Webster-Ashburton Treaty

Webster-Ashburton Treaty

Webster-Ashburton Treaty, Aug., 1842, agreement concluded by the United States, represented by Secretary of State Daniel Webster, and Great Britain, represented by Alexander Baring, 1st Baron Ashburton. The treaty settled the Northeast Boundary Dispute, which had caused serious conflicts, such as the Aroostook War. Over 7,000 sq mi (18,100 sq km) of the disputed area, including the Aroostook valley, were given to the United States, and several waterways, including the St. Johns River, were opened to free navigation by both countries. The Webster-Ashburton Treaty also settled the disputed position of the U.S.-Canada border in the Great Lakes region. Other clauses provided for cooperation in the suppression of the slave trade and for mutual extradition of criminals. Some disputes between the United States and Britain, notably the one concerning the Oregon boundary, were ignored. The treaty, however, served as a precedent in peaceful settlements of disputes between the two countries.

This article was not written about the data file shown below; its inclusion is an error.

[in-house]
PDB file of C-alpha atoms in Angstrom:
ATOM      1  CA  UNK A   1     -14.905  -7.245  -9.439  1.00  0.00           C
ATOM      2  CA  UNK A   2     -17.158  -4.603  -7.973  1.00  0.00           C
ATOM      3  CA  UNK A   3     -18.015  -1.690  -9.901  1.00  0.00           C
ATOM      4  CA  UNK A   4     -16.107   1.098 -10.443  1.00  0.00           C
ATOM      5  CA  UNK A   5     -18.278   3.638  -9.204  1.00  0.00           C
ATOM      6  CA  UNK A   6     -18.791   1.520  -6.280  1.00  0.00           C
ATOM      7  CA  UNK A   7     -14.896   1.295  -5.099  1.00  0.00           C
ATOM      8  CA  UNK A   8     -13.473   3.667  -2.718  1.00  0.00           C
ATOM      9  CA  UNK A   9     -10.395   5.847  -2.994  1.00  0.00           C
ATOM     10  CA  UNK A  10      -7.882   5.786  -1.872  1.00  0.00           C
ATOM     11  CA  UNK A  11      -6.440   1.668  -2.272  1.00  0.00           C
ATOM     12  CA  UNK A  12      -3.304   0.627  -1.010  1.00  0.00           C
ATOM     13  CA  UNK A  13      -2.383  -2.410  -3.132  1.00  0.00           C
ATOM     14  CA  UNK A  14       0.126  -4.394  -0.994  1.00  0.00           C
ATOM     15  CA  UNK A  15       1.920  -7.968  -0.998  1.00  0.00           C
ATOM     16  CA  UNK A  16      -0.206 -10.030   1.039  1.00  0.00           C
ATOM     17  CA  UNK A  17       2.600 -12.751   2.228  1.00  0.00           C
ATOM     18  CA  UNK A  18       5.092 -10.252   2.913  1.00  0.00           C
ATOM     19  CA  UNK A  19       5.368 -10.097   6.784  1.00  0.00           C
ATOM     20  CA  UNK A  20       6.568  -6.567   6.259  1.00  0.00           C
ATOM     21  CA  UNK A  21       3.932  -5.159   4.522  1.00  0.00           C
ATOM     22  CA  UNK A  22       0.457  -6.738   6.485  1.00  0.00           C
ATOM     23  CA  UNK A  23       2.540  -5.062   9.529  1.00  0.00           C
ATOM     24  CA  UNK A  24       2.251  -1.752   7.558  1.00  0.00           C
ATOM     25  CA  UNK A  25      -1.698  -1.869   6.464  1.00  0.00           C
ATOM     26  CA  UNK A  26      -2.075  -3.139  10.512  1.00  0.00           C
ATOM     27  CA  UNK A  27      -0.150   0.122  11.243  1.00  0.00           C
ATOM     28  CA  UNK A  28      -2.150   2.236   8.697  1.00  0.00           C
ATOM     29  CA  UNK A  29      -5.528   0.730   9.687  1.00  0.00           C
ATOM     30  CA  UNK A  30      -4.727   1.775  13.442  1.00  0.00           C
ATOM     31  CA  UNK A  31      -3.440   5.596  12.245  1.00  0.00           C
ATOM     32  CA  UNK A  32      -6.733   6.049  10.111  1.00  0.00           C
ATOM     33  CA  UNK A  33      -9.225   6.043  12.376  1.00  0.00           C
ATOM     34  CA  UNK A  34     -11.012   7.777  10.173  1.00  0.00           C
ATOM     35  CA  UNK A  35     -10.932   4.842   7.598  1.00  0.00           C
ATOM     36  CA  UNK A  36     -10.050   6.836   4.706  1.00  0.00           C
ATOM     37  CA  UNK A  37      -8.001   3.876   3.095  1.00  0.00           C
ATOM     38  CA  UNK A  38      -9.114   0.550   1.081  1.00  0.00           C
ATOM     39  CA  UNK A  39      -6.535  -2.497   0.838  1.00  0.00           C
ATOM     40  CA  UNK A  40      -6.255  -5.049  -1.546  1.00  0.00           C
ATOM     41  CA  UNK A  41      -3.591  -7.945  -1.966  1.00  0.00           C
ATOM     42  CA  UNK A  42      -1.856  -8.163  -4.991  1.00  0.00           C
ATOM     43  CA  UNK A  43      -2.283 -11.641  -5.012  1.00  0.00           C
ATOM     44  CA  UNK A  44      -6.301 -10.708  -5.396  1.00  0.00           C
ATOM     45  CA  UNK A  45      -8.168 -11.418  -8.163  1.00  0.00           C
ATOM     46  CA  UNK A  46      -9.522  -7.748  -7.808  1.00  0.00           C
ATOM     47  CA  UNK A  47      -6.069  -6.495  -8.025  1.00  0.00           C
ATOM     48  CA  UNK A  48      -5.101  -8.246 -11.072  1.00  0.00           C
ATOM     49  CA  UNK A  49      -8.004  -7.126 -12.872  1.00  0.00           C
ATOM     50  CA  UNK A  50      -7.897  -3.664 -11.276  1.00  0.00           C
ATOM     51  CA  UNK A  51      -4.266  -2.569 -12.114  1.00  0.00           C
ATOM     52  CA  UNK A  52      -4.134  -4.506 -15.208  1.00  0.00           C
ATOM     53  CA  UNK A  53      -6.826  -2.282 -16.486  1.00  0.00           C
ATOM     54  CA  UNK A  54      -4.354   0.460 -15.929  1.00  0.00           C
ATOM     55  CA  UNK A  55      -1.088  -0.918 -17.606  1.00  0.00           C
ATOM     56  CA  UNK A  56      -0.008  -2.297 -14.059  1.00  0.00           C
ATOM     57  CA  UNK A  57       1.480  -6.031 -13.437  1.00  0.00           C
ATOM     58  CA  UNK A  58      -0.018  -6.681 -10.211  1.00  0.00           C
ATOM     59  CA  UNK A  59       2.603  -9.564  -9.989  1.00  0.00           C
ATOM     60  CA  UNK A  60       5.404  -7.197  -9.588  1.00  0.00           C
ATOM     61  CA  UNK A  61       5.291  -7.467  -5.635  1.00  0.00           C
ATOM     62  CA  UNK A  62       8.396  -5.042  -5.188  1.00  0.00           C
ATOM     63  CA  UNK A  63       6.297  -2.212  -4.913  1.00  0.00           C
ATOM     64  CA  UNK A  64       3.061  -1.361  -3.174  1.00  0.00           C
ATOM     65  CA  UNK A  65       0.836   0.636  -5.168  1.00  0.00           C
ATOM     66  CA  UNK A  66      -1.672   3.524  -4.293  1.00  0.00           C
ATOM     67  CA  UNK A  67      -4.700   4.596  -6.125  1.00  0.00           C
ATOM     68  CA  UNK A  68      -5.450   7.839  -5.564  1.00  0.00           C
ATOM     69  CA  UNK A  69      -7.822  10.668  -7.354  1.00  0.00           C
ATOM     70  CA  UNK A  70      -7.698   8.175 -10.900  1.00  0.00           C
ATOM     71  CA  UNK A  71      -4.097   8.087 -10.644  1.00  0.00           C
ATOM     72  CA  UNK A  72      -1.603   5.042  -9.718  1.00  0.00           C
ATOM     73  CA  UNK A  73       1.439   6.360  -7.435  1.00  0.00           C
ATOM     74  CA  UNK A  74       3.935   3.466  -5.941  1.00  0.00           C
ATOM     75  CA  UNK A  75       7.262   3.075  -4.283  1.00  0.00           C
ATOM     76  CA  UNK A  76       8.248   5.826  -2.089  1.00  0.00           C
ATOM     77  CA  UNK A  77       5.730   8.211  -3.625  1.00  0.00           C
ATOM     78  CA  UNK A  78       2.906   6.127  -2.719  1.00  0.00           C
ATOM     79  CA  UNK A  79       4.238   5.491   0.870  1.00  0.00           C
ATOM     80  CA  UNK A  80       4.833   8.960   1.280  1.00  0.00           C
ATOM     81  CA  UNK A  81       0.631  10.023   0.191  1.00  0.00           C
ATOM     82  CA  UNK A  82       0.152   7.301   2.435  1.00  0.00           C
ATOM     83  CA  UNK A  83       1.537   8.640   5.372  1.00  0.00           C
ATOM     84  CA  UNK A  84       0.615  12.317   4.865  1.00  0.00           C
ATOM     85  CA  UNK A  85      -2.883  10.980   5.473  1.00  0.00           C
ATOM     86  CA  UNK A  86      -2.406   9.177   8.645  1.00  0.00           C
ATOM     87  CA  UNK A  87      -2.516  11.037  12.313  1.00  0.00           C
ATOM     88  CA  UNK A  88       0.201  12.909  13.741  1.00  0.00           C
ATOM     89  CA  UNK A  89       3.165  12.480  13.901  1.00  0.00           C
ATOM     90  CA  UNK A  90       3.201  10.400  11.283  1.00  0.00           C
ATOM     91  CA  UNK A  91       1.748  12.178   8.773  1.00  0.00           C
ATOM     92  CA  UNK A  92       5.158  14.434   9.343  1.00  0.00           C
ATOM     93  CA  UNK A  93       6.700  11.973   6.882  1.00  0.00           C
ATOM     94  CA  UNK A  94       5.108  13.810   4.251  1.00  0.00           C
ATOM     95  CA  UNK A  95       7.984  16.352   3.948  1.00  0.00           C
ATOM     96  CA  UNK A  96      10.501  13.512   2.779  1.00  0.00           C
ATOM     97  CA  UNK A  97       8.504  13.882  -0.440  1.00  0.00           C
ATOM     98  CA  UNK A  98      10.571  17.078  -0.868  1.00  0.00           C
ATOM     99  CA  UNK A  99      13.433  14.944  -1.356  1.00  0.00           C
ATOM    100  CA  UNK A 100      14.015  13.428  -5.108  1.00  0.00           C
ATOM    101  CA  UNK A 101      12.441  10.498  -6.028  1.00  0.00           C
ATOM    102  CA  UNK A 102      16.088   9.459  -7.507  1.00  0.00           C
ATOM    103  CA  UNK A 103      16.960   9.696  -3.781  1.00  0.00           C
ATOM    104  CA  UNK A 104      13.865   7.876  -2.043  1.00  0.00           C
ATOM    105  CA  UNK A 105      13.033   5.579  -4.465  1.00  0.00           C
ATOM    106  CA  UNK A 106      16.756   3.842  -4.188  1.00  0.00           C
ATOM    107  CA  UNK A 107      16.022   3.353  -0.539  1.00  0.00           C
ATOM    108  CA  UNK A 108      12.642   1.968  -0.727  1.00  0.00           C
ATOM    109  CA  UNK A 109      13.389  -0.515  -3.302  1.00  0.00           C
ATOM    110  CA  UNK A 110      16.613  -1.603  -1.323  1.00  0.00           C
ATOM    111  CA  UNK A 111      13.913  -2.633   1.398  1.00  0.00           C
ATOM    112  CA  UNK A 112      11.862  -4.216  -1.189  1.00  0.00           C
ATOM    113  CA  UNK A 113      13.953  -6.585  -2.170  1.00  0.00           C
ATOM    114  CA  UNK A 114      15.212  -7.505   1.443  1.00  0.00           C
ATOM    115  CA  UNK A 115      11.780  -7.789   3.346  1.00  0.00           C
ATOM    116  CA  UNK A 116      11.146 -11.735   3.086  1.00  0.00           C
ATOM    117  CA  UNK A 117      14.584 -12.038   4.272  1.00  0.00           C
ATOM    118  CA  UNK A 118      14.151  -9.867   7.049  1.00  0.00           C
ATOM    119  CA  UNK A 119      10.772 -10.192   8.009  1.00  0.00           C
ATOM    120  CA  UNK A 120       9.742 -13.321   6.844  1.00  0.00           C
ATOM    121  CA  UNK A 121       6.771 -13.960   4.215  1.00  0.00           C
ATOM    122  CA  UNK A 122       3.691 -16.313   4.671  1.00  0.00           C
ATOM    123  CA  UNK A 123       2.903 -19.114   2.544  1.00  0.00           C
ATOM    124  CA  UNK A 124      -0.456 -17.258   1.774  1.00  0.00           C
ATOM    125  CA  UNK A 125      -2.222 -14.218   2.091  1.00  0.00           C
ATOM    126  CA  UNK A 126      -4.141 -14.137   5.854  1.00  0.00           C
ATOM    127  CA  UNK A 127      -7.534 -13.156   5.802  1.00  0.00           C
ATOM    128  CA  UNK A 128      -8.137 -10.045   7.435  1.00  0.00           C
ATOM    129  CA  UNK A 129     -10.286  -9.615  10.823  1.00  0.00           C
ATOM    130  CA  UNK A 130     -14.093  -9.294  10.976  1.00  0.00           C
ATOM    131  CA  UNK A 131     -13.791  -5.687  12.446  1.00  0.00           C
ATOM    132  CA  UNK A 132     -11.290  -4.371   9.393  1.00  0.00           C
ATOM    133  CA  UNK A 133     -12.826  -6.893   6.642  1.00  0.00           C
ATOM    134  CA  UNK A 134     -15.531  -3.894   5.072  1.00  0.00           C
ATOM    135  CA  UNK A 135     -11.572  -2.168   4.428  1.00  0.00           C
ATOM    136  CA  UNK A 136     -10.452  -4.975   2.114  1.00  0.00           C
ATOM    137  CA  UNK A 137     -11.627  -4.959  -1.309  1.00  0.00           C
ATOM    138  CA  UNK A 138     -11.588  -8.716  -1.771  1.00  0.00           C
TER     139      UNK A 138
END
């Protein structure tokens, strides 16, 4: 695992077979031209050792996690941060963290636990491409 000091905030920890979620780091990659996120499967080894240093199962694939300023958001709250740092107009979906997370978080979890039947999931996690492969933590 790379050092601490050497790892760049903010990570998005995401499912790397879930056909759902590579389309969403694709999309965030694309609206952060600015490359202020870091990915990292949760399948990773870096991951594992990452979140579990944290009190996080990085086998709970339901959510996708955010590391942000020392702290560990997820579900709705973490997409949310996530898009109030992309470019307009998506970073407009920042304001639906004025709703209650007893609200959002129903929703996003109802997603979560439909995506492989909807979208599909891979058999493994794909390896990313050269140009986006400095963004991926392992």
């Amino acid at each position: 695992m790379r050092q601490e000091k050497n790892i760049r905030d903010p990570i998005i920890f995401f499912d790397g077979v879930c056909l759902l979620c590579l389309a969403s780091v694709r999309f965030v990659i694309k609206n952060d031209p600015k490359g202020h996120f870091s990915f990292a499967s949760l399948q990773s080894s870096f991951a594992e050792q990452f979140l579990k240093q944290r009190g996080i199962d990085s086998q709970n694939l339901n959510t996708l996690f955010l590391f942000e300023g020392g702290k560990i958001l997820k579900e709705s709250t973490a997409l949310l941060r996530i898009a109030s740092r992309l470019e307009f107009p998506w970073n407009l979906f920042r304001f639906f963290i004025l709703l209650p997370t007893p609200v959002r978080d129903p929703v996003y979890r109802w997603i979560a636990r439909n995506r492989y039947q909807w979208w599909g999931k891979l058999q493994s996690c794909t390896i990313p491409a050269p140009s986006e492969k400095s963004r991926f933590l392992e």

See H. S. Burrage, Maine in the Northeastern Boundary Dispute (1919) and H. Jones, To the Webster-Ashburton Treaty (1977).

(1842) Treaty between the U.S. and Britain establishing the northeastern boundary of the U.S. Negotiated by U.S. secretary of state Daniel Webster and Britain's ambassador Lord Ashburton, it also provided for Anglo-U.S. cooperation in the suppression of the slave trade. It fixed the present boundary between Maine and New Brunswick, granted the U.S. navigation rights on the St. John River, provided for extradition in nonpolitical criminal cases, and established a joint naval system for suppressing the slave trade off the African coast.

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